China today applied to join the Asian Development Bank and the bank announced its membership bid will be accepted before the April 1986 annual meeting. The ADB is expected to be the first international organization in which both Peking and Taipei are represented.
Bank spokesman P. S. Hariharan said China's application will be submitted to the board of directors for consideration and recommendation to the board of governors.
The last roadblock to China's acceptence was removed with settlement of a dispute over how it would affect the status of Taiwan.
China first told the Manila-based bank it wanted to join two years ago, but held up formal submission of its application until the Taiwan issue could be settled.
Negotiations since then had been going on between the 45-member bank, China and Taiwan. The main issue that was difficult to resolve was Taiwan's long-standing position that it be called the Republic of China. Peking objects to this as reflecting a two-China policy.
Hariharan said he had "no information at this stage" on how the compromise on Taiwan's status has been worked out. He said "appropriate arrangements" which will not affect the status of any existing member of the ADB will be made.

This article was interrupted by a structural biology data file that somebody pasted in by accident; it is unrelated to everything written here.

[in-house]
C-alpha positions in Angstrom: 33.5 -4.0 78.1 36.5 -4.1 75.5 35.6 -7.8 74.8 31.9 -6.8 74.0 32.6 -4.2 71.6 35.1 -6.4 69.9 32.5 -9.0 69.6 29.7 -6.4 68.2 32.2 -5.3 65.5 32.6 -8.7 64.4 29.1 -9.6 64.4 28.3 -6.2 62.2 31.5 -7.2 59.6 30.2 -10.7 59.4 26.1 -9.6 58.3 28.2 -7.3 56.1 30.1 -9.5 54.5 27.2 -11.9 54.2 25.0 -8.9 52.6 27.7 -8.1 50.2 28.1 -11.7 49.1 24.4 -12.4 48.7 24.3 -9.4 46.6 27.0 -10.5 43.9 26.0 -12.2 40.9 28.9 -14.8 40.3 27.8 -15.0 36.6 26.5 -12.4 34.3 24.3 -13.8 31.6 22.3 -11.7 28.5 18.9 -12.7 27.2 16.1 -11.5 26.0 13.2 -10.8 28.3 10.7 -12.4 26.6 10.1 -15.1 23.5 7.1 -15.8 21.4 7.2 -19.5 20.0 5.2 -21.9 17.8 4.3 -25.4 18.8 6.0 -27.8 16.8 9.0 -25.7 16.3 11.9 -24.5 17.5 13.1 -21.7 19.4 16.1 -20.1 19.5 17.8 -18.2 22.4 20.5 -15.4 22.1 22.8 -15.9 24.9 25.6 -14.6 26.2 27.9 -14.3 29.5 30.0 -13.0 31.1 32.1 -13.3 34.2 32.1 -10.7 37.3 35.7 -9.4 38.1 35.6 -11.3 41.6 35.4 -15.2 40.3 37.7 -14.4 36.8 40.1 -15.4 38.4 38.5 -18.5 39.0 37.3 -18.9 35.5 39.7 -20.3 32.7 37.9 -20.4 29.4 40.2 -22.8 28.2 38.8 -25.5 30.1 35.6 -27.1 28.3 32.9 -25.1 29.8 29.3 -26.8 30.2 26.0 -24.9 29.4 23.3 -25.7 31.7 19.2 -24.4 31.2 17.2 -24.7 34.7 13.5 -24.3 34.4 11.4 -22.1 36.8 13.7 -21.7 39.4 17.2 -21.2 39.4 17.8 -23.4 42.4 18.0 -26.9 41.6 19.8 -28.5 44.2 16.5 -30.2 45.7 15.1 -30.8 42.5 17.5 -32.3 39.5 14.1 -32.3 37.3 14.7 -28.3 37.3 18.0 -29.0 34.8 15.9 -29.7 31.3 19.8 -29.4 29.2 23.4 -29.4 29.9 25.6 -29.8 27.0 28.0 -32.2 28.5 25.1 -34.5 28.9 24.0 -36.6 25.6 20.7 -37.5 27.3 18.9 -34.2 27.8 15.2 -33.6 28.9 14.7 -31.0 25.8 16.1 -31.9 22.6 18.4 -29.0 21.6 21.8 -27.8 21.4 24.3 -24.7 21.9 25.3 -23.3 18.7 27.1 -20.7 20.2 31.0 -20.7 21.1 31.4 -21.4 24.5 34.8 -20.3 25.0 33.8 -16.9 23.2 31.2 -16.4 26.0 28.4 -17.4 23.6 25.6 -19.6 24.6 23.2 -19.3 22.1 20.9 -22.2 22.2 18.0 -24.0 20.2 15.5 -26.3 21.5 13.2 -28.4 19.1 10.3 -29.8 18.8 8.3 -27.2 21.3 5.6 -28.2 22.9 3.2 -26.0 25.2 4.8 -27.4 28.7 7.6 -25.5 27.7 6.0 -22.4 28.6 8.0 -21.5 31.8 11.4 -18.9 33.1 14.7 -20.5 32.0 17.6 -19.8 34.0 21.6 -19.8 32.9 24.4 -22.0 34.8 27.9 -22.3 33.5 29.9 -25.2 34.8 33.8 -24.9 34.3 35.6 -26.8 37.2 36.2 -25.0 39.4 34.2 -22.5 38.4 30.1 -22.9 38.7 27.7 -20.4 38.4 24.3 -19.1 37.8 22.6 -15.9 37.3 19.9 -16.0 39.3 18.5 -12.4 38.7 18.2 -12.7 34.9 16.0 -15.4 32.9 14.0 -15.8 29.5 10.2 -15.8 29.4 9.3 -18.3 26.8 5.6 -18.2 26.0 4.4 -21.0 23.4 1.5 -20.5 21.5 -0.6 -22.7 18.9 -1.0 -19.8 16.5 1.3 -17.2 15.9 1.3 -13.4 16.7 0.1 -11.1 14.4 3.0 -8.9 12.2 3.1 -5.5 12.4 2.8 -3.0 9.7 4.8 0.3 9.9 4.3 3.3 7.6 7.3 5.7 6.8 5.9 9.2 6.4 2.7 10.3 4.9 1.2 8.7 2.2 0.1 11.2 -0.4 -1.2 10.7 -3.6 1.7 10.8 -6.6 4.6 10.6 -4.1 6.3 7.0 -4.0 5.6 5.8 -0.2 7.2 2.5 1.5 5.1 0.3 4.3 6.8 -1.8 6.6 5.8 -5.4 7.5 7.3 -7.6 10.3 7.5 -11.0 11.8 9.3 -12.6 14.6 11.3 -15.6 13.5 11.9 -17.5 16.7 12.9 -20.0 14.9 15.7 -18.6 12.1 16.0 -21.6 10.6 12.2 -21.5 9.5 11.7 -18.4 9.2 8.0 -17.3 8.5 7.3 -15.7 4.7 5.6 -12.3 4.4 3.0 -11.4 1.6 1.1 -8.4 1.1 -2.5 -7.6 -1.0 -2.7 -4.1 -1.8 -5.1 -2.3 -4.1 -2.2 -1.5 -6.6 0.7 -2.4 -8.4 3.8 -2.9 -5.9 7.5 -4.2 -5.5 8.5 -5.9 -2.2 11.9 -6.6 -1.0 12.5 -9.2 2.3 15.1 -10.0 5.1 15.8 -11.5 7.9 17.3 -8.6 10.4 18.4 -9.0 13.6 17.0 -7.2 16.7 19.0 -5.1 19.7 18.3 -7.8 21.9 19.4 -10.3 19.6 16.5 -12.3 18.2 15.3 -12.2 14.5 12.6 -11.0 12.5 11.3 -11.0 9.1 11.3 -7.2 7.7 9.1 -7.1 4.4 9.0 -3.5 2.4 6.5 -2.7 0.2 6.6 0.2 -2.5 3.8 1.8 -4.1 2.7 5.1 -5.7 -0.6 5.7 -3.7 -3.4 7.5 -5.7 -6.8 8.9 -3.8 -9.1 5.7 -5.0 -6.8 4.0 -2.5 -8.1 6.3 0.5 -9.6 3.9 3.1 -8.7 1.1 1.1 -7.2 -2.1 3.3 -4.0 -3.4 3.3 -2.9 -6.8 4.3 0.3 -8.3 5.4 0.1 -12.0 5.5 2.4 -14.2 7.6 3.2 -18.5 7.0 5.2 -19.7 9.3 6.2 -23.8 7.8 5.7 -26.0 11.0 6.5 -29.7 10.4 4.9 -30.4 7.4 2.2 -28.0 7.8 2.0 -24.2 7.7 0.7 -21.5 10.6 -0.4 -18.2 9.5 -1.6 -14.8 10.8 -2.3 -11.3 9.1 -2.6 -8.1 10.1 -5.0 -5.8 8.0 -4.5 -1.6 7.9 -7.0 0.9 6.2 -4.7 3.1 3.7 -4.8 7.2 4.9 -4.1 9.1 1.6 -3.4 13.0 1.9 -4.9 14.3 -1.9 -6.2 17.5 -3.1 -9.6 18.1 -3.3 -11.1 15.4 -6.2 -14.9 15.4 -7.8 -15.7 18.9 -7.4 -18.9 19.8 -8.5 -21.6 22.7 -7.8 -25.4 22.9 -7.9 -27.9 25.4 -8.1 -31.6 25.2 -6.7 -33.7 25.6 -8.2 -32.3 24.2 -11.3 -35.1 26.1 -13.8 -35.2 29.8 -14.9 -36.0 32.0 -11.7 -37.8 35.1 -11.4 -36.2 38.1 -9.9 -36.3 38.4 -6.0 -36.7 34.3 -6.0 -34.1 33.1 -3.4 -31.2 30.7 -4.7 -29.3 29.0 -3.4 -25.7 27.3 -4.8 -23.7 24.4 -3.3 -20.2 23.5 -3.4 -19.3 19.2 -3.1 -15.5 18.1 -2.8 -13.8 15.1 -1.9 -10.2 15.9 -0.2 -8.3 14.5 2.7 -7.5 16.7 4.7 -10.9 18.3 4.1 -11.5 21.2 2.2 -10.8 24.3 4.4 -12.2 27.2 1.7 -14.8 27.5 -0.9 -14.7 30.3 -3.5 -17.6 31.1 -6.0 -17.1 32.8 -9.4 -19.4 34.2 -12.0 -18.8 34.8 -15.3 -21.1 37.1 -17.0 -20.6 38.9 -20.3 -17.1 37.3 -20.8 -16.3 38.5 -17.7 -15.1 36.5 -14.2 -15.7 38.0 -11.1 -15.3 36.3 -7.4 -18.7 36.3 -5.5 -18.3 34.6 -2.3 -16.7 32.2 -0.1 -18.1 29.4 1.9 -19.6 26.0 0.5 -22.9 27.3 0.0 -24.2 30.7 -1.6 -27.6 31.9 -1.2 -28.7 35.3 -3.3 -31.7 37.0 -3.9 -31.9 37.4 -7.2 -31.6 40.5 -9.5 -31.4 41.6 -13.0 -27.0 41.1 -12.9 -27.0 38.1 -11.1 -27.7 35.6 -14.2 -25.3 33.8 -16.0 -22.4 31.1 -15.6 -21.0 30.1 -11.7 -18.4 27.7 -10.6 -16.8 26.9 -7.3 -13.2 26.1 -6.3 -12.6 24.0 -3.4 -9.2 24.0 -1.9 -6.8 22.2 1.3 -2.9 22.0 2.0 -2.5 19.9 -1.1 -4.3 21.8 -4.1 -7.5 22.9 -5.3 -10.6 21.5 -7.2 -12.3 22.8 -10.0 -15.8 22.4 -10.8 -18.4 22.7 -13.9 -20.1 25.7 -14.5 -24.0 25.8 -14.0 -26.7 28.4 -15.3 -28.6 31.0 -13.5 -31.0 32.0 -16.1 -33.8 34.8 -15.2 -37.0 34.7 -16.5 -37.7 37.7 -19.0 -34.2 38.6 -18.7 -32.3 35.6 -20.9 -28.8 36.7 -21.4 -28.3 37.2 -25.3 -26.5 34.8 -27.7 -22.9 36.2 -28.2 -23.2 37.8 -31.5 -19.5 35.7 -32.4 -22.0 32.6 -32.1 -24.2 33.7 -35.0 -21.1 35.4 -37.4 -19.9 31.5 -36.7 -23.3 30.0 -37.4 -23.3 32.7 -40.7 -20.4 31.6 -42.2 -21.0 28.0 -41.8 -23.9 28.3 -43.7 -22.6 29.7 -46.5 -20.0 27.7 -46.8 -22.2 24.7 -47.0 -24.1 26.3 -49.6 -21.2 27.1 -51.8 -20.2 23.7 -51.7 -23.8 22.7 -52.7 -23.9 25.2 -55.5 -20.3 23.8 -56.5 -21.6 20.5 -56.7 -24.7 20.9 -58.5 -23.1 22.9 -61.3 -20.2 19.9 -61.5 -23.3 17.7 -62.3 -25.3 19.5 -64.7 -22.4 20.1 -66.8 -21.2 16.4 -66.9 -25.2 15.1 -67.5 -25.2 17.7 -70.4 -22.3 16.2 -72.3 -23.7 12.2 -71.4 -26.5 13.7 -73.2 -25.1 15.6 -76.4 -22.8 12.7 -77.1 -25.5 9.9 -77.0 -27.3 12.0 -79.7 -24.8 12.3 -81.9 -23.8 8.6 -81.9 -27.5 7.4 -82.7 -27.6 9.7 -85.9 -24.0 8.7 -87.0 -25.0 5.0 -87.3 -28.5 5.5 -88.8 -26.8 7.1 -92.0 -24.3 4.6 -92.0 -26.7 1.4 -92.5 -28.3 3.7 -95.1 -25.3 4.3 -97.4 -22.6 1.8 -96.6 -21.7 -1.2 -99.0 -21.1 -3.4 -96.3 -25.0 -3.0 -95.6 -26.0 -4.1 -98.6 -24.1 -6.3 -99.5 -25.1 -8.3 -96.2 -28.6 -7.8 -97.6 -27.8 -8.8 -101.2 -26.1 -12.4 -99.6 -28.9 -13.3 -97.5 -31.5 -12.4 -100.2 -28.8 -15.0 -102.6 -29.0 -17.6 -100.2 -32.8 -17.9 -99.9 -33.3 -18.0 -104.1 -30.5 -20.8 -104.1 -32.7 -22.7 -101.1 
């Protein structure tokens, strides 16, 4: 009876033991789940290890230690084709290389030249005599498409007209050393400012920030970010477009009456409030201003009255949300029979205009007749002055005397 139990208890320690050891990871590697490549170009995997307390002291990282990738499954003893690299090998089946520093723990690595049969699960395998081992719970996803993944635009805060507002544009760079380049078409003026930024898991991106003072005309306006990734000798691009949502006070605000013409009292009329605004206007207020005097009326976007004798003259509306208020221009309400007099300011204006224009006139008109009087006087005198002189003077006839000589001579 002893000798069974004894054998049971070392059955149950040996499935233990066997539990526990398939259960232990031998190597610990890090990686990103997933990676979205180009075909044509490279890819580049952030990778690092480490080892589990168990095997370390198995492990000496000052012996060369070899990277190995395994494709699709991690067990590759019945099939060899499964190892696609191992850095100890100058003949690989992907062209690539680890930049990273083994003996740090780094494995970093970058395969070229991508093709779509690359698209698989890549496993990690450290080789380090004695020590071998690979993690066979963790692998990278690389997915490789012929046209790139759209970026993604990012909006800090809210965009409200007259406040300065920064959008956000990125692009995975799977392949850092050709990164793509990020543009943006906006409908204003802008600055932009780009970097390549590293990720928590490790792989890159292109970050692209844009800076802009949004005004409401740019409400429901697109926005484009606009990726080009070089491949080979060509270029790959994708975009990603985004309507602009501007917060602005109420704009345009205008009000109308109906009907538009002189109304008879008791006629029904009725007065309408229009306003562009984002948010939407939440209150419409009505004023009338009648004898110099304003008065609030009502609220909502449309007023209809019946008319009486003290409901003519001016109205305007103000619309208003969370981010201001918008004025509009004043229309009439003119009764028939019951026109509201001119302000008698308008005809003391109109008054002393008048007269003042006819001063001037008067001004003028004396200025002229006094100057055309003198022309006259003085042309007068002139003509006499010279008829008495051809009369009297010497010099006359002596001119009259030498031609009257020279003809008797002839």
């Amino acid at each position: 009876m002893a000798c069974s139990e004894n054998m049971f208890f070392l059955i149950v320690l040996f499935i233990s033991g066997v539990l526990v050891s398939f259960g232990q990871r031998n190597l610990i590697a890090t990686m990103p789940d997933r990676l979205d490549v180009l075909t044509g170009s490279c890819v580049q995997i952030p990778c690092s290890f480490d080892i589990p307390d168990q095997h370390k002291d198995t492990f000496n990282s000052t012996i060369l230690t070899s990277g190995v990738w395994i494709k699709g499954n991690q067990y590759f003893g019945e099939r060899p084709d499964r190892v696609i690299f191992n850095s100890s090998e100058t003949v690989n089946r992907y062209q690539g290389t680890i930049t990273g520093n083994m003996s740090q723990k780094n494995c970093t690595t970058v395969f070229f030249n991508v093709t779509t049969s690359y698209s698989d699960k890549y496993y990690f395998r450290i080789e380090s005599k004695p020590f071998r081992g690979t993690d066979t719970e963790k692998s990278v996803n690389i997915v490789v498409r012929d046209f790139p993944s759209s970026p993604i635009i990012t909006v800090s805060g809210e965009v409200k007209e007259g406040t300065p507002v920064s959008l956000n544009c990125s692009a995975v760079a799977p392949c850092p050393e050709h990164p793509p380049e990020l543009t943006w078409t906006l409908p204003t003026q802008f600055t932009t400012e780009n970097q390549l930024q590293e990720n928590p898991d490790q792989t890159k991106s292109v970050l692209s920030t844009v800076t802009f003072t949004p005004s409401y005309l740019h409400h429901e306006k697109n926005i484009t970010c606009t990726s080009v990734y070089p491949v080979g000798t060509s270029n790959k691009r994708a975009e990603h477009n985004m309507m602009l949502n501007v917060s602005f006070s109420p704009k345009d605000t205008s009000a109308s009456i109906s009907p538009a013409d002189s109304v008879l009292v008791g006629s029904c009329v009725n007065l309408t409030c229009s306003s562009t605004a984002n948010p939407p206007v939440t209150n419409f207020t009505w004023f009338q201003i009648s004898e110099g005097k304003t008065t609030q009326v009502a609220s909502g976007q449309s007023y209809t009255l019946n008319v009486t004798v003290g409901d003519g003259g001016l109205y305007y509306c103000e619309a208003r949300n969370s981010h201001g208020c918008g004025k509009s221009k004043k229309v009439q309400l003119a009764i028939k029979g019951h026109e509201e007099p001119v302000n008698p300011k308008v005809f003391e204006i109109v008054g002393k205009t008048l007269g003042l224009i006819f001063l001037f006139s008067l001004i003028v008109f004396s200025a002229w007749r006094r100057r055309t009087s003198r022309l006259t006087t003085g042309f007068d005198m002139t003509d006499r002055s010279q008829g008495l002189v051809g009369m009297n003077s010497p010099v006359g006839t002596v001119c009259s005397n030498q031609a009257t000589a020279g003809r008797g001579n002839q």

Bank sources said the name "Taiwan" has to appear in any form of name the island uses to be acceptable to China. At the annual board of governors meeting in Bangkok in May, China announced it had agreed with the bank that Taiwan will use the name "Taiwan, China."
Bank President Masao Fujioka then denied that such an agreement had been reached. The United States had always insisted that China's membership should not be at the expense of Taiwan.
In Taipei today, officials said reports that Taiwan will change its name are "completely without foundation."
Taiwan, a founding member of the ADB, stopped borrowing in 1971 and has since become a contributor. ADB spokesman Hariharan said China's share of the bank's capital is likely to be higher than India's 6.62 percent, which will make China the third-largest shareholder, after the United States and Japan, which hold 16.8 percent each.
The share is based on economic indicators such as population size and economic growth.
The ADB has 28 developing-member countries and 17 donor countries. Bank sources said the 12-member board of directors will have to be expanded to accomodate China.